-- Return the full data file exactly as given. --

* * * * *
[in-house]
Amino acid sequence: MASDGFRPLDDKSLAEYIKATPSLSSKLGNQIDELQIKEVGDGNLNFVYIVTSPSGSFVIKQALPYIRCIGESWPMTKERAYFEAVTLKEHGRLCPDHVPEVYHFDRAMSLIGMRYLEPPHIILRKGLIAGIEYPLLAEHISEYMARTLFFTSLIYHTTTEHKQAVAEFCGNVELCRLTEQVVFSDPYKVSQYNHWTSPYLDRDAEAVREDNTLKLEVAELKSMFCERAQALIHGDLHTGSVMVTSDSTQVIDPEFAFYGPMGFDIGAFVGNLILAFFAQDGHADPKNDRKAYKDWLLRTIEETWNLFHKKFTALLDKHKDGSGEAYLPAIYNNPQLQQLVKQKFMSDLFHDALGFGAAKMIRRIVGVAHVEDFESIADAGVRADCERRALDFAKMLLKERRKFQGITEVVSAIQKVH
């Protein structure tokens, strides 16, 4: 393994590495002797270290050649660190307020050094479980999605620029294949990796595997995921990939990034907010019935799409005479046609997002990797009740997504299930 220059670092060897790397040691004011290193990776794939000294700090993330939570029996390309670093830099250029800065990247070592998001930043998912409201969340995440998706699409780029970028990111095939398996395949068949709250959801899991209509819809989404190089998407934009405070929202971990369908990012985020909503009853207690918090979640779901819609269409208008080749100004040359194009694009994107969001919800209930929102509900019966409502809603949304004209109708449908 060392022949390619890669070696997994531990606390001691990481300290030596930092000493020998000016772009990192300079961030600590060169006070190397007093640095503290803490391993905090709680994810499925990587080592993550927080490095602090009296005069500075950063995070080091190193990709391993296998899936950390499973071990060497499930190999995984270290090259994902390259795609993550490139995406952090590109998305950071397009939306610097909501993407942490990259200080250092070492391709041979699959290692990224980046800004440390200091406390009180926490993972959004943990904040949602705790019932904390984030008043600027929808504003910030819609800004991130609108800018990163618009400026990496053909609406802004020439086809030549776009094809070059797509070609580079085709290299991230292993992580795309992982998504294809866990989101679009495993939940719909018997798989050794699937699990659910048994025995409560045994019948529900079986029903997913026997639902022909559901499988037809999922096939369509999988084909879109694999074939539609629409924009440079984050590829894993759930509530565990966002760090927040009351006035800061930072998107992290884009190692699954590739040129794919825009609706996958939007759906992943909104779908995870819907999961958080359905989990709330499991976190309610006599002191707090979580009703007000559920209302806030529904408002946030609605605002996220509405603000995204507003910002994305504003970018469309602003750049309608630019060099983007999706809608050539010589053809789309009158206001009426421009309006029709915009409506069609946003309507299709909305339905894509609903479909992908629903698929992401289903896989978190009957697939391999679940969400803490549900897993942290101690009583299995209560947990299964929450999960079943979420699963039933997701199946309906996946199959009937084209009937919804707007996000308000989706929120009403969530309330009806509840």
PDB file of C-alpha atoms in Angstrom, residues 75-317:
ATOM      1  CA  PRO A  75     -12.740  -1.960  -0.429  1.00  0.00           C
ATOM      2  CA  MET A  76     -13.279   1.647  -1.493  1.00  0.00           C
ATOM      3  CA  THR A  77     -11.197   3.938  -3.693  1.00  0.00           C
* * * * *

[in-house]
Amino acid sequence: MASDGFRPLDDKSLAEYIKATPSLSSKLGNQIDELQIKEVGDGNLNFVYIVTSPSGSFVIKQALPYIRCIGESWPMTKERAYFEAVTLKEHGRLCPDHVPEVYHFDRAMSLIGMRYLEPPHIILRKGLIAGIEYPLLAEHISEYMARTLFFTSLIYHTTTEHKQAVAEFCGNVELCRLTEQVVFSDPYKVSQYNHWTSPYLDRDAEAVREDNTLKLEVAELKSMFCERAQALIHGDLHTGSVMVTSDSTQVIDPEFAFYGPMGFDIGAFVGNLILAFFAQDGHADPKNDRKAYKDWLLRTIEETWNLFHKKFTALLDKHKDGSGEAYLPAIYNNPQLQQLVKQKFMSDLFHDALGFGAAKMIRRIVGVAHVEDFESIADAGVRADCERRALDFAKMLLKERRKFQGITEVVSAIQKVH
């Protein structure tokens, strides 16, 4: 393994590495002797270290050649660190307020050094479980999605620029294949990796595997995921990939990034907010019935799409005479046609997002990797009740997504299930 220059670092060897790397040691004011290193990776794939000294700090993330939570029996390309670093830099250029800065990247070592998001930043998912409201969340995440998706699409780029970028990111095939398996395949068949709250959801899991209509819809989404190089998407934009405070929202971990369908990012985020909503009853207690918090979640779901819609269409208008080749100004040359194009694009994107969001919800209930929102509900019966409502809603949304004209109708449908 060392022949390619890669070696997994531990606390001691990481300290030596930092000493020998000016772009990192300079961030600590060169006070190397007093640095503290803490391993905090709680994810499925990587080592993550927080490095602090009296005069500075950063995070080091190193990709391993296998899936950390499973071990060497499930190999995984270290090259994902390259795609993550490139995406952090590109998305950071397009939306610097909501993407942490990259200080250092070492391709041979699959290692990224980046800004440390200091406390009180926490993972959004943990904040949602705790019932904390984030008043600027929808504003910030819609800004991130609108800018990163618009400026990496053909609406802004020439086809030549776009094809070059797509070609580079085709290299991230292993992580795309992982998504294809866990989101679009495993939940719909018997798989050794699937699990659910048994025995409560045994019948529900079986029903997913026997639902022909559901499988037809999922096939369509999988084909879109694999074939539609629409924009440079984050590829894993759930509530565990966002760090927040009351006035800061930072998107992290884009190692699954590739040129794919825009609706996958939007759906992943909104779908995870819907999961958080359905989990709330499991976190309610006599002191707090979580009703007000559920209302806030529904408002946030609605605002996220509405603000995204507003910002994305504003970018469309602003750049309608630019060099983007999706809608050539010589053809789309009158206001009426421009309006029709915009409506069609946003309507299709909305339905894509609903479909992908629903698929992401289903896989978190009957697939391999679940969400803490549900897993942290101690009583299995209560947990299964929450999960079943979420699963039933997701199946309906996946199959009937084209009937919804707007996000308000989706929120009403969530309330009806509840």
PDB file of C-alpha atoms in Angstrom, residues 75-317:
ATOM      1  CA  PRO A  75     -12.740  -1.960  -0.429  1.00  0.00           C
ATOM      2  CA  MET A  76     -13.279   1.647  -1.493  1.00  0.00           C
ATOM      3  CA  THR A  77     -11.197   3.938  -3.693  1.00  0.00           C